This past week I chatted with a very busy and well informed man, Robert Gray, the Felton Fire Protection District Chief.  While we covered much, Gray’s most important sentiment was advice for our community in the coming months, “Be patient out there.  There’s a lot of people hurting who have lost their homes. The community needs to be kind to each other right now.  That goes a long way for people in the recovery process…. Everyone is hurting in their own way, those that lost their homes, firefighters, those who had to evacuate. The fire fighters aren’t just shrugging off the 1,000 lost homes.  Every home you lose as a fire fighter hurts.  Some fire fighters in pain of losing homes in our community, and their own home.  Even those who haven’t lost their homes, but evacuated, are processing a lot of trauma.  Let’s use patience and kindness in our interactions, because we simply don’t know what someone could be going through.”

Fire Chief Gray is confident the community can follow through on his advice, particularly after the outpour of support fire fighters felt beginning in late August.  From businesses to individuals, Felton Fire “wanted not for anything, if we asked, [the community] would deliver, almost to excess.”  The smile in Gray’s voice was audible as he recalled “a flood of socks, when we needed them.” Wild Roots Market greatly helped the department, as “Mark, from the deli was like a personal chef for two weeks.” 

At one point, the Forest Lake’s water tanks were depleted, from neighbors that had left their rooftop sprinklers on.  Gray detailed the potential danger, “Without power for the wells, the tanks had no way to refill.” Within the day, the department received more than 30 responses to their request for a generator and “we were able to refill the tanks before the fire got anywhere close.  Working with Cal Fire, the community, and the Fire Protection Districts was a great display of teamwork.  Those kinds of interactions really gave me the strength to keep going

On top of community generosity, the fire department has been greatly empowered by the love and thanks of Felton.  “We don’t normally get to show off our intense mindset, which is a good thing.  But when we do, it’s very much appreciated… Our walls are covered with little notes.  That’s where I felt the most support.  It’s almost like a sports team with fans out there cheering you on.  I can’t put words to how much strength it gave me and the team.  Many ask what they can do to say thanks.  We appreciate just that, ‘Thank you.’” Gray added one last way the community can help, “Defensible space is important and the community has taken more of an interest in it.  They need to continue to do so, whether basic vegetation clearance, cleaning your gutters and putting gutter guards on, to replacing windows.”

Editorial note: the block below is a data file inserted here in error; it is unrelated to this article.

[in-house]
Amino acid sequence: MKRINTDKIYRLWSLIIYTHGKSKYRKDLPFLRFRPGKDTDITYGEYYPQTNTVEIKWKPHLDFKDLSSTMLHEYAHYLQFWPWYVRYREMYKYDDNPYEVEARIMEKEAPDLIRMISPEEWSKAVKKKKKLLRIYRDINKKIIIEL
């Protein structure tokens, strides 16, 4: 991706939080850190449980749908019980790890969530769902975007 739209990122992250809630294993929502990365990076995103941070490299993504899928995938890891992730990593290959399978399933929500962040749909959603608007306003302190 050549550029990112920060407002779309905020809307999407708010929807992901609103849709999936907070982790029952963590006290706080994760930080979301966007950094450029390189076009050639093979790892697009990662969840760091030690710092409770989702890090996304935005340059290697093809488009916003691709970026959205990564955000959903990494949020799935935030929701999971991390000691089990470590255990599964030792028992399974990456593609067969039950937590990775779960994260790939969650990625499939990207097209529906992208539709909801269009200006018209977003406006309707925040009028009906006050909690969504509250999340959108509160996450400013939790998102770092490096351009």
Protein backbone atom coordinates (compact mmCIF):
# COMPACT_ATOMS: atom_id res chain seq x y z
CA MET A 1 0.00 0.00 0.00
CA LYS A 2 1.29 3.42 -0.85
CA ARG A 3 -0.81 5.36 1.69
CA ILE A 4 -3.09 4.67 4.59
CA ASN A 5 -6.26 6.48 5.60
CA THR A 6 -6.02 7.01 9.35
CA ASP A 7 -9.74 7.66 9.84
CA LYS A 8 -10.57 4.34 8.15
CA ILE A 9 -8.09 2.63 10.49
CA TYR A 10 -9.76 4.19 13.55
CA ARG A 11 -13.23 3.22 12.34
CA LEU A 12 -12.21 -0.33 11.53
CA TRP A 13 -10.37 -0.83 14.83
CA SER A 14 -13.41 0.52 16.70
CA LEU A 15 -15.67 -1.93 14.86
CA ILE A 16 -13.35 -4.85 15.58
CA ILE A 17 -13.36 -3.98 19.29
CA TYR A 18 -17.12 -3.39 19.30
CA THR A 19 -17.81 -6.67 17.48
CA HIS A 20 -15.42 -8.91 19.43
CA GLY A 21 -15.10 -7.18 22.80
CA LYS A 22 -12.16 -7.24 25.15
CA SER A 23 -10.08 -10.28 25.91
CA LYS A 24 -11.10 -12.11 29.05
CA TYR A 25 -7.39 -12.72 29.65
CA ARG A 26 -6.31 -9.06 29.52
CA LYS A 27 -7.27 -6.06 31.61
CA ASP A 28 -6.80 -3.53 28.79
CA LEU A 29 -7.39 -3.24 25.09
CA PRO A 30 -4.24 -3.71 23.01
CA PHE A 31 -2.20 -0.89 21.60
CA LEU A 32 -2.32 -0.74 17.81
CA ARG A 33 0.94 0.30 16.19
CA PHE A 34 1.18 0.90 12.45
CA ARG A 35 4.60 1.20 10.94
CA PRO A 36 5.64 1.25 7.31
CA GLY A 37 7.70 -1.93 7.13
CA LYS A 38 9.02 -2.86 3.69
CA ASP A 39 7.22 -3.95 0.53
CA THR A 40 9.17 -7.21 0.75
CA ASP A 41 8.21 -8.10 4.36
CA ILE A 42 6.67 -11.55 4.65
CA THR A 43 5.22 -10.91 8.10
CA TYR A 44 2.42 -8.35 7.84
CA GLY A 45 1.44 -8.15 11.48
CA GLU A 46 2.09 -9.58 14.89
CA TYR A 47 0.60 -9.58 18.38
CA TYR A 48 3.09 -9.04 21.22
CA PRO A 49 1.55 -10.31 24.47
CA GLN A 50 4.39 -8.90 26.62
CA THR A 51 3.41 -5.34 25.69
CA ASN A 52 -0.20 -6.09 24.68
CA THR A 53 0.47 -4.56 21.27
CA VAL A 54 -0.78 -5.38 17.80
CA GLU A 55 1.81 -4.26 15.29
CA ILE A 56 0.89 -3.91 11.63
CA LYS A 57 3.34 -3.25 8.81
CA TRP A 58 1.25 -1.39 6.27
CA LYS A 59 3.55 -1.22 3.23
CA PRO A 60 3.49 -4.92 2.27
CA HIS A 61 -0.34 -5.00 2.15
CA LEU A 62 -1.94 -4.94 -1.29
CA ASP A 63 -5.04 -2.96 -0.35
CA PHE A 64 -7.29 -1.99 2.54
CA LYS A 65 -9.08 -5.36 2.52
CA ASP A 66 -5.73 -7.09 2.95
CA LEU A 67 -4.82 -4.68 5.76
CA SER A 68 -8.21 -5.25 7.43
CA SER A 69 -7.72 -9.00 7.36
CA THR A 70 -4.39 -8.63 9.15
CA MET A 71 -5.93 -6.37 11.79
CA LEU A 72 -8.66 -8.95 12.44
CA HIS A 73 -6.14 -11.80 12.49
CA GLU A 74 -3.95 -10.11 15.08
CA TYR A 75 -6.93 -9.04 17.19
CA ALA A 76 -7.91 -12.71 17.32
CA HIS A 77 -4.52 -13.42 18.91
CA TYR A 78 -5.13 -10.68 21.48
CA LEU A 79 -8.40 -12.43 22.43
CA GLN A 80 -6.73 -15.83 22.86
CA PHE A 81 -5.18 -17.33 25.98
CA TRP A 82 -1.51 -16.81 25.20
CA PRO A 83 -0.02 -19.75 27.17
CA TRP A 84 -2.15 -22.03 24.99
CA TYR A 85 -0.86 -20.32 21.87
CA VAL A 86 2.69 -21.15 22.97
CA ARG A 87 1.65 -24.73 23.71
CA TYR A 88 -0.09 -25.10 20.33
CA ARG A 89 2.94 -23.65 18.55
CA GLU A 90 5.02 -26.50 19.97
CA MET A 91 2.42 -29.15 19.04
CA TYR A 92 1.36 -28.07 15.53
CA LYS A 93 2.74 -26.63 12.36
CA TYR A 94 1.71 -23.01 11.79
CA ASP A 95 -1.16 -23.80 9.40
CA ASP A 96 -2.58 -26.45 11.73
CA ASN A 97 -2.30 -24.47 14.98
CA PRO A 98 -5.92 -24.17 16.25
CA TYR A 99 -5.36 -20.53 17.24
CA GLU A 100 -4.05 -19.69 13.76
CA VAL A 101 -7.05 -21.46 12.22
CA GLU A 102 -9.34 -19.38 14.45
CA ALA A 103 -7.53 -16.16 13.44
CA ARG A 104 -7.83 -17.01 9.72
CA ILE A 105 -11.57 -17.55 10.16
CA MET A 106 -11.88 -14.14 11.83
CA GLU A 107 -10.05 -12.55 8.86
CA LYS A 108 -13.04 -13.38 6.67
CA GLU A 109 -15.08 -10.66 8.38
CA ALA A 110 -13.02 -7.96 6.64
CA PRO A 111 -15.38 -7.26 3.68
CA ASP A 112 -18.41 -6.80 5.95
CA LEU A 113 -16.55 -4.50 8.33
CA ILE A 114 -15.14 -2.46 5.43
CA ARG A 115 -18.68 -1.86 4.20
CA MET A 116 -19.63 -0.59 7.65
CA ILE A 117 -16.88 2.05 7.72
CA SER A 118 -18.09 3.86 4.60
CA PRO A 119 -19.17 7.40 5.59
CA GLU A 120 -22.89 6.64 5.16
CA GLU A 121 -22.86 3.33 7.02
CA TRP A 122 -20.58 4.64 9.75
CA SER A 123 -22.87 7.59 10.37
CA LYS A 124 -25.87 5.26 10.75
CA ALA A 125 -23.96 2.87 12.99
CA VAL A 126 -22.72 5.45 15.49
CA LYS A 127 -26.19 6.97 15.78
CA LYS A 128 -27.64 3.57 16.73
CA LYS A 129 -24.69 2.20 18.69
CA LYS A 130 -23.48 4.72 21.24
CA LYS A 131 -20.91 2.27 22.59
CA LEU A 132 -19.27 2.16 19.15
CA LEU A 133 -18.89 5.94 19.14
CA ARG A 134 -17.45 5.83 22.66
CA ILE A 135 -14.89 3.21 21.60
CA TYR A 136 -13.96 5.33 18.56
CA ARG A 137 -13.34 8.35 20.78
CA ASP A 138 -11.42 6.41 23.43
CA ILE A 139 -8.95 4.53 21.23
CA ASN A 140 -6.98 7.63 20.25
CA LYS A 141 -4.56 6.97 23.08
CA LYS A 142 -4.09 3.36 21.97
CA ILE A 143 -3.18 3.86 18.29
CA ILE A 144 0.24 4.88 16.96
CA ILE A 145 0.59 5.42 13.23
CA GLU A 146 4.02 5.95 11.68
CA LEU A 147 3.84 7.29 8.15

Despite Gray’s claim of being “disconnected from the world for the past three weeks,” he had much knowledge to share on the CZU Lightning Fire Complex.  “The only thing that’s mattered has been the fire.  The team’s level of involvement and focus was on a whole new level.  I had to bring people in to deal with logistics, clerical, administration.  For days, all I did was make decisions, I was too busy to put pen to paper or send an email, so others did that for me.”  Throughout the fire, Gray managed a team of 25 volunteer fire fighters and 6 administrative staff members.  Gray attributes the department’s success to his volunteers, “All volunteer is a lot to ask for.  They needed to be here and they were 100% committed. We even had volunteers from 20 years ago showing up to help. There were a lot of houses we lost, but we would’ve lost a lot more if we didn’t have the dedicated volunteers we did.”

Many in our community are still wrapping their heads around the fire, and Gray is among them. “I’m still processing through what happened myself… With these type of events, when they’re going on, you disconnect.  You lead and that’s your only function.  As the incident dies down, this wave crashes on you and you realize the gravity of what you’ve just done. It’s overwhelming, but rewarding to know we did everything we could.”  In his 25 years of experience firefighting in the San Lorenzo Valley, Gray has “never seen fire behavior like that here.”